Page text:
Monday, 19 March 2007

Plagiarism - am I bovvered?

Next week (Tuesday) we are due to be running a half-day event on plagiarism. I say "due to" because so far the bookings have been very disappointing and we may have to cancel it.
We don't often have to do this with SINTO events as they are usually well attended so we always hold a post-mortem if any event does not attract bookings.

The main problem tends to be finance. Training budgets are limited in all organisations and there is never enough money to go around. Holding an event at this time of year might be a problem for some libraries if it is the end of their financial year although we are always happy to delay invoicing until the start of the new year if required.

Perhaps the subject has been covered by other training events and we just miscalculated.

Perhaps there was just not sufficient interest in this topic. Like most of our events, this topic was identified as being of interest by the SINTO Training Group but this does not always mean that it will be taken up by individuals. In most cases, training is driven by the needs of individual members of staff who express an interest in or a need for training/development often as part of a Staff Development Review within their organisation. I do wonder sometimes how good libraries are at identifying their own institutional training/development needs i.e. what skills and knowledge does the library as a whole need? This may be different from what individuals identify as their personal requirements.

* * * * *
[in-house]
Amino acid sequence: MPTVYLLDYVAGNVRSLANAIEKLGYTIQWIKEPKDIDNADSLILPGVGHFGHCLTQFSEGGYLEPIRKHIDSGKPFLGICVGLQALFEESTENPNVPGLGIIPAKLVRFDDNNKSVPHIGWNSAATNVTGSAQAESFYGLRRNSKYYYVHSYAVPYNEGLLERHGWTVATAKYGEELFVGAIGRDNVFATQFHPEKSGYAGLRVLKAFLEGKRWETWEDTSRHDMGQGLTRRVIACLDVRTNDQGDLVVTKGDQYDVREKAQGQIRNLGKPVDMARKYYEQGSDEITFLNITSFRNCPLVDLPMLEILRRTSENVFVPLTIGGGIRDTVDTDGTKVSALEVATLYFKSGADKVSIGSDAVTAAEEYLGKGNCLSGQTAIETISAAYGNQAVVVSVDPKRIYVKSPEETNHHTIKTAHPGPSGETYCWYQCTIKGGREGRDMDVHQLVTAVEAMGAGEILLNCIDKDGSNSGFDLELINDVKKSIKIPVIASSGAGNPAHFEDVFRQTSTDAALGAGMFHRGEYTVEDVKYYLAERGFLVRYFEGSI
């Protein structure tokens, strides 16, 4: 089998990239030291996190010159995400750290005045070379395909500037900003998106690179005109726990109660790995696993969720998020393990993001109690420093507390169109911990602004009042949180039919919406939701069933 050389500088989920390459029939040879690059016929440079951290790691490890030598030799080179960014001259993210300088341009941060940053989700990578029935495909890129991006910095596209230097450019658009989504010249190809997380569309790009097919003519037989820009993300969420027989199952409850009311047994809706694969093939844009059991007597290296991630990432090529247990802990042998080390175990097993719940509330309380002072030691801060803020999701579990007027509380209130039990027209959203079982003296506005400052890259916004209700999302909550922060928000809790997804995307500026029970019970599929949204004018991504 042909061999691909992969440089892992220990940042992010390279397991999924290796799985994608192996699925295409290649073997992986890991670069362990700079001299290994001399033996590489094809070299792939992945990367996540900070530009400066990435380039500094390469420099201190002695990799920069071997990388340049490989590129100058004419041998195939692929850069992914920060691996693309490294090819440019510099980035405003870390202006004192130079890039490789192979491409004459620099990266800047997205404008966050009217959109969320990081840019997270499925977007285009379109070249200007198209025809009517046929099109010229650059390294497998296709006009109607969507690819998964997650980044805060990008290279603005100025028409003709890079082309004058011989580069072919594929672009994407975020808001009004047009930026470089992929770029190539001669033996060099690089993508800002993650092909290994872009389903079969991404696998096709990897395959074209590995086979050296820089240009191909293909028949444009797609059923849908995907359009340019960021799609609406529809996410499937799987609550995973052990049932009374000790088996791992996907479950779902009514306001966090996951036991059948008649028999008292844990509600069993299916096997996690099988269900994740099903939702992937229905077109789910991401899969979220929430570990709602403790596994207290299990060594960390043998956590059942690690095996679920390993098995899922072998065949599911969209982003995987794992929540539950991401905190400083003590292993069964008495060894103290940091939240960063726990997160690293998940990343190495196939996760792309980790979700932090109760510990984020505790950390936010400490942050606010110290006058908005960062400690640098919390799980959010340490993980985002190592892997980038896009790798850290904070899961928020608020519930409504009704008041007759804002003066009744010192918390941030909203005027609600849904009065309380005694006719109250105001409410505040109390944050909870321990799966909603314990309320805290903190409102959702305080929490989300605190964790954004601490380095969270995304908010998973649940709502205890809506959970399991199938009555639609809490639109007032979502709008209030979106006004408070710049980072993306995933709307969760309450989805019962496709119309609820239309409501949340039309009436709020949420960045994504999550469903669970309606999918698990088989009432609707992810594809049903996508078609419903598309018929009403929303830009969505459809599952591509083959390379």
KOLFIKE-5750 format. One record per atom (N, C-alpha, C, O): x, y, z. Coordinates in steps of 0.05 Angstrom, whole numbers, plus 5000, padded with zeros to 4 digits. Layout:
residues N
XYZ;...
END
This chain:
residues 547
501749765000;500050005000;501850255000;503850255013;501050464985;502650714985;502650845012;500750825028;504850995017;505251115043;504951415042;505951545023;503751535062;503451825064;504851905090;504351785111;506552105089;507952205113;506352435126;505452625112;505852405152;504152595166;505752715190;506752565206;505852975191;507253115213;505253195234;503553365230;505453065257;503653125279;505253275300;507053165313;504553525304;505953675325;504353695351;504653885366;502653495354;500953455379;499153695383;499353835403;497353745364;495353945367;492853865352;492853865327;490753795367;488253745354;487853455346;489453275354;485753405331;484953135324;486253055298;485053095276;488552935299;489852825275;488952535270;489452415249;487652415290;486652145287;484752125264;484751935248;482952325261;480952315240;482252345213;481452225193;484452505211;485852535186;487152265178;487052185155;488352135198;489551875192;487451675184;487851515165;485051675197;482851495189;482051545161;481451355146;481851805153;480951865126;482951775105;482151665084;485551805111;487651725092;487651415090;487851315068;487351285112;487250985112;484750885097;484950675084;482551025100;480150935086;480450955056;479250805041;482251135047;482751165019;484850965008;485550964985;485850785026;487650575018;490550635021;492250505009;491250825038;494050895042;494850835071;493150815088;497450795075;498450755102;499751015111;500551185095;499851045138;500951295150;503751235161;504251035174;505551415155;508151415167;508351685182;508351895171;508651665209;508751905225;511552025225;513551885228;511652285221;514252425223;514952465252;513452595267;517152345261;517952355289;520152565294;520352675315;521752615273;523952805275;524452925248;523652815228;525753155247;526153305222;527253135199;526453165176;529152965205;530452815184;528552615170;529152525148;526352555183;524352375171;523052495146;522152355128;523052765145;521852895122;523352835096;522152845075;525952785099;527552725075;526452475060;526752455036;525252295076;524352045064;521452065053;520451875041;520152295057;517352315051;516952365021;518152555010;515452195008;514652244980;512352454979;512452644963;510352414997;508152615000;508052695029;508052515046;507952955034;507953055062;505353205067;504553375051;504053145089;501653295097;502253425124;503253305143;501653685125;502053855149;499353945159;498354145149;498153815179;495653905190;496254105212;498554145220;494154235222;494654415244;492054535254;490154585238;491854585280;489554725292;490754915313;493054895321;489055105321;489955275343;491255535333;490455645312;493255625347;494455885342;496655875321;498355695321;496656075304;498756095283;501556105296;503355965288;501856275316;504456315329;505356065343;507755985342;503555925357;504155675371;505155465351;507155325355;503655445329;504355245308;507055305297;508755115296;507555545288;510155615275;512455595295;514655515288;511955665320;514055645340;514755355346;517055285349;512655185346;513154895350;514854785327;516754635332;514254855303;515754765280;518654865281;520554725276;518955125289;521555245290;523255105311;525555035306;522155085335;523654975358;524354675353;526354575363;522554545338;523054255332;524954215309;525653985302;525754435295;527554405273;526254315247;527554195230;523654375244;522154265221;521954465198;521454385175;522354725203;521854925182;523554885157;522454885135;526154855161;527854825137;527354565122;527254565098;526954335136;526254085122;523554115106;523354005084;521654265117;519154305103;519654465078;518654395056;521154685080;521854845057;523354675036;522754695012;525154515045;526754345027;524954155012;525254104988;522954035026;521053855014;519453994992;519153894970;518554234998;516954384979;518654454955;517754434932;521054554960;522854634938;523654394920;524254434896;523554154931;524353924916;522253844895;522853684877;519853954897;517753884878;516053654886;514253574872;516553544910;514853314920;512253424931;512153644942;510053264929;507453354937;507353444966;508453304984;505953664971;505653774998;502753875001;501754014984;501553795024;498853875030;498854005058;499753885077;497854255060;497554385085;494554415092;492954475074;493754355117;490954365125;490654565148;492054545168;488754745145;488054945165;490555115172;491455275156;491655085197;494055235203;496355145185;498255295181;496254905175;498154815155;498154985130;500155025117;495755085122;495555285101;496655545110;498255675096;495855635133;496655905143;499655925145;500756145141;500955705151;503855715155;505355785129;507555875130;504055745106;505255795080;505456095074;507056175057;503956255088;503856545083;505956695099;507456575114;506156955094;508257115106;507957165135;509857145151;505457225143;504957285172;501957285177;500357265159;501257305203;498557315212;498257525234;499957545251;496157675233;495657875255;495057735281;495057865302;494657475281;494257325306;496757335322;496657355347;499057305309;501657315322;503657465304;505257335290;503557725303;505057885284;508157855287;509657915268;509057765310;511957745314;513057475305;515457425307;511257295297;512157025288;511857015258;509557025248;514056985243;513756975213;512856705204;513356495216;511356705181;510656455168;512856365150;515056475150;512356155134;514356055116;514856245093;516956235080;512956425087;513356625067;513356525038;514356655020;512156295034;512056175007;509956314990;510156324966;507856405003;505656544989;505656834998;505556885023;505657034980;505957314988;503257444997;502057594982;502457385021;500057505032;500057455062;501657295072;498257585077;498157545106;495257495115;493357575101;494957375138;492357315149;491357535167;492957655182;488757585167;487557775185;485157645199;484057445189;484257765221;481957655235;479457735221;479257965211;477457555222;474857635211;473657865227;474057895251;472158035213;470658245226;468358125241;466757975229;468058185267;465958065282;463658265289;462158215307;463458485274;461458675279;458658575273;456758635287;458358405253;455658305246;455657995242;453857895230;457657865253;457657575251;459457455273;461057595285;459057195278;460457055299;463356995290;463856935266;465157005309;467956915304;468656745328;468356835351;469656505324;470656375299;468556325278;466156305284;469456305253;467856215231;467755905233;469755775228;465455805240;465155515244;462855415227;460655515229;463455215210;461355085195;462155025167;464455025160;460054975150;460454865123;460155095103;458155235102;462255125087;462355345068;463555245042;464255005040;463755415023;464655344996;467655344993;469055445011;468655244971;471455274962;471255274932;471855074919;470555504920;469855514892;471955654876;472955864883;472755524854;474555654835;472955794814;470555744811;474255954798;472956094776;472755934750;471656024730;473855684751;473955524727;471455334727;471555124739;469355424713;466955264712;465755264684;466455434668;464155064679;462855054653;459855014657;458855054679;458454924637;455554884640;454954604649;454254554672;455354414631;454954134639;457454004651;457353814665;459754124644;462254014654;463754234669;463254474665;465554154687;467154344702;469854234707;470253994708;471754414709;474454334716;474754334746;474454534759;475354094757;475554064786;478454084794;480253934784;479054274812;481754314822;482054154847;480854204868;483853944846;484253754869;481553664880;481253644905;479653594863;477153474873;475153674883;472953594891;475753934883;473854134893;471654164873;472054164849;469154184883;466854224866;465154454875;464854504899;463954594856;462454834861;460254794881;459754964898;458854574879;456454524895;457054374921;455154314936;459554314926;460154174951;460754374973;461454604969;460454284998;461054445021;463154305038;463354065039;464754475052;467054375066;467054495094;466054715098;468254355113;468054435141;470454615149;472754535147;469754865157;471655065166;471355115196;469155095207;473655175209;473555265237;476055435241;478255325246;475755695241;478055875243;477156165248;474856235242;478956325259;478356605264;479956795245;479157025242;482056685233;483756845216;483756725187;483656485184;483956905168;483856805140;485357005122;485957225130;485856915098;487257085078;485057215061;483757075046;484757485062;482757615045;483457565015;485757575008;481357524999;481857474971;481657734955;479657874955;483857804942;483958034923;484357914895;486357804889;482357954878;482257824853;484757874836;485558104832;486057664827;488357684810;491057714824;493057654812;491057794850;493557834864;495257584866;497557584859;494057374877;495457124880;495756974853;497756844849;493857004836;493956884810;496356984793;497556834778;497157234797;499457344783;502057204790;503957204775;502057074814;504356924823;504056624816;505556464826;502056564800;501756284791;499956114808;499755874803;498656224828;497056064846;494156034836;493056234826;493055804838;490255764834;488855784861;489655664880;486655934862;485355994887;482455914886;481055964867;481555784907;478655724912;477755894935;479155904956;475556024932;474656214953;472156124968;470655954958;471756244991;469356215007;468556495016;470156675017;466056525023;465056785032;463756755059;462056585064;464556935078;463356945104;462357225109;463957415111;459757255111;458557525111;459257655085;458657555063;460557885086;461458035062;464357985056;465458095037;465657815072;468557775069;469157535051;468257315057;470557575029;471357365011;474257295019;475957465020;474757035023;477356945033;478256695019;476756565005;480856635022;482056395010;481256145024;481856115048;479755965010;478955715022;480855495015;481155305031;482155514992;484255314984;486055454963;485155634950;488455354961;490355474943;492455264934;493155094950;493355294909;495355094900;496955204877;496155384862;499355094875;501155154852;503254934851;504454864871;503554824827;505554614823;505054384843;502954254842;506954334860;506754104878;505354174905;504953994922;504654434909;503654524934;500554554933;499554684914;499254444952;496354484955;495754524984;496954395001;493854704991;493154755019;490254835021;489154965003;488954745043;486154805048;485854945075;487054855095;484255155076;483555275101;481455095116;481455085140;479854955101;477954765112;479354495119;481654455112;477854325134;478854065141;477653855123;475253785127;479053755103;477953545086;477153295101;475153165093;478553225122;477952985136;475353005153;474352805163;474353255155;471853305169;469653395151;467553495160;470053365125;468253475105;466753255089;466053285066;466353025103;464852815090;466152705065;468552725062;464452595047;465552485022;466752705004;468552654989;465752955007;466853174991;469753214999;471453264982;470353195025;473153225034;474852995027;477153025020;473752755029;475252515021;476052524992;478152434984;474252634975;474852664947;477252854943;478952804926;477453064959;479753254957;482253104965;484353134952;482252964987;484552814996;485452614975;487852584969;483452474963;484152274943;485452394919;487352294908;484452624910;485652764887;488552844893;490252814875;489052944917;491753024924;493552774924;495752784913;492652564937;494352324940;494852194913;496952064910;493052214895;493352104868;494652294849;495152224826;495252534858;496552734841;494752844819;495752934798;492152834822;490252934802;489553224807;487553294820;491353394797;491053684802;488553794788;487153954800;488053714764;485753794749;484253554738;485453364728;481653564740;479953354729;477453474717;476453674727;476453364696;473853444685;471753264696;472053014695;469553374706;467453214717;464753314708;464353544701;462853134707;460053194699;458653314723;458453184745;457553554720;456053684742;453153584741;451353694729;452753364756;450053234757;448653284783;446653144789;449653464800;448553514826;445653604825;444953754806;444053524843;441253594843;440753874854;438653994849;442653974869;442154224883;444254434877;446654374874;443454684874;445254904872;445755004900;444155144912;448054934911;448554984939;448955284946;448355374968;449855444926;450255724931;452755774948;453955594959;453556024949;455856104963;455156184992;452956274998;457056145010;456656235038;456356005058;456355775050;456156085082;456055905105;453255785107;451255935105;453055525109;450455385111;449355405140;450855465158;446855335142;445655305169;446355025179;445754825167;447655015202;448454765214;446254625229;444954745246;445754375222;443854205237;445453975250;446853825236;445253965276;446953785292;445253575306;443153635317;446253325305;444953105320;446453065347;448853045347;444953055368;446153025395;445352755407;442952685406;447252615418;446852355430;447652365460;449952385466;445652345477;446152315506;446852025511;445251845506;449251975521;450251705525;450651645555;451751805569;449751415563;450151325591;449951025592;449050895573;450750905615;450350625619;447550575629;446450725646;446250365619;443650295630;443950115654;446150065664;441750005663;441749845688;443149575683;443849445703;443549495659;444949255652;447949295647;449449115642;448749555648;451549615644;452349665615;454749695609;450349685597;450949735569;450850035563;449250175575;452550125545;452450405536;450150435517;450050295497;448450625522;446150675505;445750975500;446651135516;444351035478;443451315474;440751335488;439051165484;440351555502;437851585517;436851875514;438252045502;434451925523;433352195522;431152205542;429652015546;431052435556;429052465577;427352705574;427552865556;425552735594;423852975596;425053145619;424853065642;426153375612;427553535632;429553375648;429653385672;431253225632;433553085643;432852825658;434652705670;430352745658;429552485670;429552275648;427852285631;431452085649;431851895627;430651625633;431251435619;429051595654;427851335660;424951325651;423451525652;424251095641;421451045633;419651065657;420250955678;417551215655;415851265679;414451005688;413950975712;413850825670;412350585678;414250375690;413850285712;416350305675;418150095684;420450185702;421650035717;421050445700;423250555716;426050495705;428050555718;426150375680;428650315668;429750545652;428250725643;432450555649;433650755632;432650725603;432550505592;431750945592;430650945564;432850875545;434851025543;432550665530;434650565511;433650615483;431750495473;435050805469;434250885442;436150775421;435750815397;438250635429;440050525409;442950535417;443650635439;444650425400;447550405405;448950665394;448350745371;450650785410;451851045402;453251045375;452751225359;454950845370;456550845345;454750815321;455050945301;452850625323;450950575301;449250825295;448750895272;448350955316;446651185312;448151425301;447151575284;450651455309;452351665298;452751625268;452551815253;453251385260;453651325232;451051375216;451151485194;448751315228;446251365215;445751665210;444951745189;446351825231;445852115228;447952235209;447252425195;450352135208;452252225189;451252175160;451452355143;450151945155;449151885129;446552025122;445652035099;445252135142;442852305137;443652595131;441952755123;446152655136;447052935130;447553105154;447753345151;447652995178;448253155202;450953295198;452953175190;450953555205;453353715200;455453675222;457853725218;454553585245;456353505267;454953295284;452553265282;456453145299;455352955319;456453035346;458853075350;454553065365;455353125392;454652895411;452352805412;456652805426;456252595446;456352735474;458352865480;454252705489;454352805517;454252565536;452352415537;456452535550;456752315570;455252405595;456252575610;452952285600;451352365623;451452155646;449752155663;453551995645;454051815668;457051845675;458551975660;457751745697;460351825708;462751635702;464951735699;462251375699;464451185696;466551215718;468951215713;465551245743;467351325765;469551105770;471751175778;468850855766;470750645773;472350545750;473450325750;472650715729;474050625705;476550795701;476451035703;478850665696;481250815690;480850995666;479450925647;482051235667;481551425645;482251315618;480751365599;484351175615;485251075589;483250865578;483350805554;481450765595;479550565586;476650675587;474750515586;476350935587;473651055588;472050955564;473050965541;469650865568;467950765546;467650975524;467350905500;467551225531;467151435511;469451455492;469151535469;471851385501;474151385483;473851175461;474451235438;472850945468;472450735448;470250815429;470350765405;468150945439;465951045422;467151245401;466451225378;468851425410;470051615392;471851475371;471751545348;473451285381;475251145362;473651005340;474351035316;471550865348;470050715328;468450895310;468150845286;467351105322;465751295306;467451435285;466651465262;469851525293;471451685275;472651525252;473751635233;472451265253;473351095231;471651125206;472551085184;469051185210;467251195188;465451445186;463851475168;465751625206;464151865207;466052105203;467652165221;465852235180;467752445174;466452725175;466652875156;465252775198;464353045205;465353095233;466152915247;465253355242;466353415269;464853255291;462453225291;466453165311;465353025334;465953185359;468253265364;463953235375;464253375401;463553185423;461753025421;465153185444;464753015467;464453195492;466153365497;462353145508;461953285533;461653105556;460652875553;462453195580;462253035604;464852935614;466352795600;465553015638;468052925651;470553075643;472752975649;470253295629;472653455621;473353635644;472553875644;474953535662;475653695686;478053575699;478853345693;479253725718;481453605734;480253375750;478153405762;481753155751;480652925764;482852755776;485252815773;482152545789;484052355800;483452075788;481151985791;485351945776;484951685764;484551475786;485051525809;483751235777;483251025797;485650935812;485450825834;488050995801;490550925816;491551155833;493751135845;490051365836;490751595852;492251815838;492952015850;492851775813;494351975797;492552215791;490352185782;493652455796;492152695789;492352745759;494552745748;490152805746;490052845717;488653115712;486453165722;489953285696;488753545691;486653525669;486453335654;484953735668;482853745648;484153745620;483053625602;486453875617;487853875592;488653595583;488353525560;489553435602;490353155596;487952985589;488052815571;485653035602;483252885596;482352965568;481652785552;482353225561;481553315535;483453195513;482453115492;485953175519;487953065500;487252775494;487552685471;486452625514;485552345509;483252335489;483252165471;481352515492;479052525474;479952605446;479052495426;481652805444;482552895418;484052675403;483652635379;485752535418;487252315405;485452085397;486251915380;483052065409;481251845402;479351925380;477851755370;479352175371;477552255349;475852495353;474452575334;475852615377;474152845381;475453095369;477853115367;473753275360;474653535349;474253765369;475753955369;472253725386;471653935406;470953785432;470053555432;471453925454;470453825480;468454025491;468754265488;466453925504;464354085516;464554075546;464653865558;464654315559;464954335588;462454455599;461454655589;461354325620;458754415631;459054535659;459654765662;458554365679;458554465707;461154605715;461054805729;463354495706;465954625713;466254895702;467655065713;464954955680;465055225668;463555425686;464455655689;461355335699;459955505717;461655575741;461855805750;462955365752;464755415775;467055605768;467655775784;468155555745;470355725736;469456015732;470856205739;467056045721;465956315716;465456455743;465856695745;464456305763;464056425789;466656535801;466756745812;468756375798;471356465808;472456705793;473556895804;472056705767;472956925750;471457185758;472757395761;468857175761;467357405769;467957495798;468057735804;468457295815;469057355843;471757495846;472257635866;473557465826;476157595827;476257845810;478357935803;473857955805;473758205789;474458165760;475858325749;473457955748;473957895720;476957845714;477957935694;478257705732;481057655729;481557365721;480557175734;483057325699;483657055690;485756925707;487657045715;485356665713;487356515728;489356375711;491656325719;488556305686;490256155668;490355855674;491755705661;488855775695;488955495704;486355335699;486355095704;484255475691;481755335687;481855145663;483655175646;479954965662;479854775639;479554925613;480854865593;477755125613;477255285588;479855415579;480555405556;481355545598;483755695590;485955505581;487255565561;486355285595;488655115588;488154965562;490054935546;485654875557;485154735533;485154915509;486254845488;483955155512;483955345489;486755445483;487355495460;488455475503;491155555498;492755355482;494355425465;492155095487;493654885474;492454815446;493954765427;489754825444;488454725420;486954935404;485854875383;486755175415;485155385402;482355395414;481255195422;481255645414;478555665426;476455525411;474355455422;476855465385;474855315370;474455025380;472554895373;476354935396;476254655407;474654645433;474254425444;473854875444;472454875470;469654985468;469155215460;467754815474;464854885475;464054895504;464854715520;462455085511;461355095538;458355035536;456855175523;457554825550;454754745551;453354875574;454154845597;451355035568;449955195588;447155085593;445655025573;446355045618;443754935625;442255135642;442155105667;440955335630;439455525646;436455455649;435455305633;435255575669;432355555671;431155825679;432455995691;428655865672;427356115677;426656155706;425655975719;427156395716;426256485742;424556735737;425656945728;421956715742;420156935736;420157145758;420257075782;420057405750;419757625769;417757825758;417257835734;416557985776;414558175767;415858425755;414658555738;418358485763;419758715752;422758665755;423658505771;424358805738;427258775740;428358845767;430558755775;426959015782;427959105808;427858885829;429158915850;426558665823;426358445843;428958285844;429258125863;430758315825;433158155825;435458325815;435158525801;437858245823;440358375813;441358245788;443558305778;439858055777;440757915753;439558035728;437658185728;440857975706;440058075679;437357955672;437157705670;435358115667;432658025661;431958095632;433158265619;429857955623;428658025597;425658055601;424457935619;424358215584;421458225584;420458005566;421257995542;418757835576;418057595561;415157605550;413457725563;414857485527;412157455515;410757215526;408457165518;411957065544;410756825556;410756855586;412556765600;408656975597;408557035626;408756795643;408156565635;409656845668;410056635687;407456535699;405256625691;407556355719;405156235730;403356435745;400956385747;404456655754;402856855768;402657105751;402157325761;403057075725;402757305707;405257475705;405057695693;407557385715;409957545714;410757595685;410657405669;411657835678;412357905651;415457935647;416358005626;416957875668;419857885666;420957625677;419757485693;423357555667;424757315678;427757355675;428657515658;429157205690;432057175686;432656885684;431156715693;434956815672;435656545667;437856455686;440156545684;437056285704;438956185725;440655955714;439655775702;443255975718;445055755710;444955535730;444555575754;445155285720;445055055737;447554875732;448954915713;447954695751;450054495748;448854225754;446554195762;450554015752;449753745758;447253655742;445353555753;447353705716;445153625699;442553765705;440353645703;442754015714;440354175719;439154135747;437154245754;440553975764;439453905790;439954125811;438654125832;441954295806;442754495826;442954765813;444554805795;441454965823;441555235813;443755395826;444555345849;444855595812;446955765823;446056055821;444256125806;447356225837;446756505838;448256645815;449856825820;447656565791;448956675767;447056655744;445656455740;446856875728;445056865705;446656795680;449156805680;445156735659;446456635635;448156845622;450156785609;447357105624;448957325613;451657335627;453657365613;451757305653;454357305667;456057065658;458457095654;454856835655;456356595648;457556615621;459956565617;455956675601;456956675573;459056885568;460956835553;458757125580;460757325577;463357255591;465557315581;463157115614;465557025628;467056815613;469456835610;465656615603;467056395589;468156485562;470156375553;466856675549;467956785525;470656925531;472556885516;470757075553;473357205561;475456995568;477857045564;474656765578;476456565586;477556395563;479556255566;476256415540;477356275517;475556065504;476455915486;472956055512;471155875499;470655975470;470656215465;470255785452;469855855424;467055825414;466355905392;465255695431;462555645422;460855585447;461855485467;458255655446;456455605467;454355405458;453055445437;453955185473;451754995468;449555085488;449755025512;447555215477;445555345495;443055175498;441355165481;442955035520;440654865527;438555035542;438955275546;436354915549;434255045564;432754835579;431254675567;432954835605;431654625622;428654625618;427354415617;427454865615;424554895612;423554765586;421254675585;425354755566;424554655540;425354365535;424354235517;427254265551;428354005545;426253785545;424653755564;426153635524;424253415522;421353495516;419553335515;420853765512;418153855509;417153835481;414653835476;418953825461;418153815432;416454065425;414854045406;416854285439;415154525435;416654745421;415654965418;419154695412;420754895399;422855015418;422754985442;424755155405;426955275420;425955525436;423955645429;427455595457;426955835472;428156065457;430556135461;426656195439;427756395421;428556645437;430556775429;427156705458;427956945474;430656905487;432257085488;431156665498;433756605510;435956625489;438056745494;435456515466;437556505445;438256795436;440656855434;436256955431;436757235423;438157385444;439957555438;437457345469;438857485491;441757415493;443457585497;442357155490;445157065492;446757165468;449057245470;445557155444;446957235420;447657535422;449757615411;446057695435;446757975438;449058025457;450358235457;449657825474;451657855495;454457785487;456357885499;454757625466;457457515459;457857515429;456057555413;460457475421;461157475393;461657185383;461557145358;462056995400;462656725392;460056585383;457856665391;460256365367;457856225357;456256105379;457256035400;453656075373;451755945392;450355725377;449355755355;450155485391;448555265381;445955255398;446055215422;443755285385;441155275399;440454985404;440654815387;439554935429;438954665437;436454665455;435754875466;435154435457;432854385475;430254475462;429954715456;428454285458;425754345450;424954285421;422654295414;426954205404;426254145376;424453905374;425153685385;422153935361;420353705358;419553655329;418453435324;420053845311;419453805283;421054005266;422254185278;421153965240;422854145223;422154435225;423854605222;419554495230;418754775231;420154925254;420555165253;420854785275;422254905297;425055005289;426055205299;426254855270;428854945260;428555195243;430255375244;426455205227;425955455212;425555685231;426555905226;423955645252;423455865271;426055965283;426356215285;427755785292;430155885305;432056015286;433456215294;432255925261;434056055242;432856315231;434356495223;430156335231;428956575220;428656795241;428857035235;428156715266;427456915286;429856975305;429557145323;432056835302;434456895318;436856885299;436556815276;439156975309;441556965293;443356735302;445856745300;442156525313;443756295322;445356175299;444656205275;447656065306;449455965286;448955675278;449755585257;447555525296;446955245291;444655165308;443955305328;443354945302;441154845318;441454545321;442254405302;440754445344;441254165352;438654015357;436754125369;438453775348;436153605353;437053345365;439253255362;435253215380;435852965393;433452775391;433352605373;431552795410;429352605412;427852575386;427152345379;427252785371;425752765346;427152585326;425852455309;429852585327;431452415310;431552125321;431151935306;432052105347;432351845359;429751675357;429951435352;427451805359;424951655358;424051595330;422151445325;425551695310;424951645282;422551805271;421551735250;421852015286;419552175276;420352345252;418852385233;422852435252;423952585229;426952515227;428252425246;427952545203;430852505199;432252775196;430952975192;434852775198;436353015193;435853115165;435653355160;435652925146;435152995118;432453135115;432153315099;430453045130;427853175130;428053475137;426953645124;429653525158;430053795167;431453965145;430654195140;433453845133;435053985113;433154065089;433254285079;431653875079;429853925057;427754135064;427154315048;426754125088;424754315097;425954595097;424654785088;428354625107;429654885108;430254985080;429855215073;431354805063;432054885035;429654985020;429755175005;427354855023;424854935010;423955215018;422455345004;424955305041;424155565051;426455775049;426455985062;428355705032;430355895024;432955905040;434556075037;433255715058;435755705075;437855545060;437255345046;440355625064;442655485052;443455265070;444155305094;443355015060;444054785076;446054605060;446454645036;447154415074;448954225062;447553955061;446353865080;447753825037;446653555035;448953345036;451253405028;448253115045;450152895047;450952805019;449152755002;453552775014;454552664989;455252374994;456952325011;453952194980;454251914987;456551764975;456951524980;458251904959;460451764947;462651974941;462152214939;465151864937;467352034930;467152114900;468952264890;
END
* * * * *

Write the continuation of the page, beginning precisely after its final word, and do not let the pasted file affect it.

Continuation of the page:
Is it possible that librarians and libraries do not regard plagiarism as being "our" problem. Our role is to provide our users with access to the information they need. What they do with it when they have found it is their concern. If they include it in essays without proper citations then isn't that is a matter between them and their tutors? As I suggested (tongue-in-cheek) in one of my flyers - if essay bank sites (websites where you can buy complete essays on-line) are what students want then isn't it our job to help them find them?

I'm sure that most academic librarians would not go this far. We are part of the organisation and share the responsibility to teach students information literacy (including how to cite references) & information ethics (is this on the curriculum of library induction programmes?). We should also be helping the organisation combat what is, after all, cheating, by a small number of students to help the majority of our users.

However, the fact is that this course has not met with a strong response and unless I get a sudden late rush of bookings it will have to be canceled.

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